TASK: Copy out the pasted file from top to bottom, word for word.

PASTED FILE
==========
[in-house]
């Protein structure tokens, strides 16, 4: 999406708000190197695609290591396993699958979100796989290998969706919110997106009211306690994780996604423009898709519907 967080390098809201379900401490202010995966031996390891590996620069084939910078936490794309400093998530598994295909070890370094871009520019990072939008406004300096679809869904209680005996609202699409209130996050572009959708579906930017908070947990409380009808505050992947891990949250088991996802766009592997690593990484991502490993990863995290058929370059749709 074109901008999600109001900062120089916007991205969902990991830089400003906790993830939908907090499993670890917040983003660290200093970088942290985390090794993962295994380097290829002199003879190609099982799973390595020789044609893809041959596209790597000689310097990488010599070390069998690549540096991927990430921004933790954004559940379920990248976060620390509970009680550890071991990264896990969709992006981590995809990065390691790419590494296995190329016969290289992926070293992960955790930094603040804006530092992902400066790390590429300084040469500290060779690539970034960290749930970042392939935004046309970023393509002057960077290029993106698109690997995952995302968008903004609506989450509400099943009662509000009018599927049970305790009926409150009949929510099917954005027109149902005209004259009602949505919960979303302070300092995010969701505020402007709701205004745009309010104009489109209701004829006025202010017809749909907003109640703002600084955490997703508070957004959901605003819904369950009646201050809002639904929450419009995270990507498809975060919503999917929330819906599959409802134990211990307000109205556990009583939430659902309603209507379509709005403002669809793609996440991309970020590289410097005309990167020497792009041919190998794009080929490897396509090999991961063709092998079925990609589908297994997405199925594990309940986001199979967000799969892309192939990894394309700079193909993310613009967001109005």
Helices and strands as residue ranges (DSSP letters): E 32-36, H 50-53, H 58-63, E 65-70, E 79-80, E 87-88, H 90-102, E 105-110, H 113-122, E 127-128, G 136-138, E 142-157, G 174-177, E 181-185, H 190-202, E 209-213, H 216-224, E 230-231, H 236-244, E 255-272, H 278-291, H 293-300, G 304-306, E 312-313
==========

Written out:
[in-house]
């Protein structure tokens, strides 16, 4: 999406708000190197695609290591396993699958979100796989290998969706919110997106009211306690994780996604423009898709519907 967080390098809201379900401490202010995966031996390891590996620069084939910078936490794309400093998530598994295909070890370094871009520019990072939008406004300096679809869904209680005996609202699409209130996050572009959708579906930017908070947990409380009808505050992947891990949250088991996802766009592997690593990484991502490993990863995290058929370059749709 074109901008999600109001900062120089916007991205969902990991830089400003906790993830939908907090499993670890917040983003660290200093970088942290985390090794993962295994380097290829002199003879190609099982799973390595020789044609893809041959596209790597000689310097990488010599070390069998690549540096991927990430921004933790954004559940379920990248976060620390509970009680550890071991990264896990969709992006981590995809990065390691790419590494296995190329016969290289992926070293992960955790930094603040804006530092992902400066790390590429300084040469500290060779690539970034960290749930970042392939935004046309970023393509002057960077290029993106698109690997995952995302968008903004609506989450509400099943009662509000009018599927049970305790009926409150009949929510099917954005027109149902005209004259009602949505919960979303302070300092995010969701505020402007709701205004745009309010104009489109209701004829006025202010017809749909907003109640703002600084955490997703508070957004959901605003819904369950009646201050809002639904929450419009995270990507498809975060919503999917929330819906599959409802134990211990307000109205556990009583939430659902309603209507379509709005403002669809793609996440991309970020590289410097005309990167020497792009041919190998794009080929490897396509090999991961063709092998079925990609589908297994997405199925594990309940986001199979967000799969892309192939990894394309700079193909993310613009967001109005």
Helices and strands as residue ranges (DSSP letters): E 32-36, H 50-53, H 58-63, E 65-70, E 79-80, E 87-88, H 90-102, E 105-110, H 113-122, E 127-128, G 136-138, E 142-157, G 174-177, E 181-185, H 190-202, E 209-213, H 216-224, E 230-231, H 236-244, E 255-272, H 278-291, H 293-300, G 304-306, E 312-313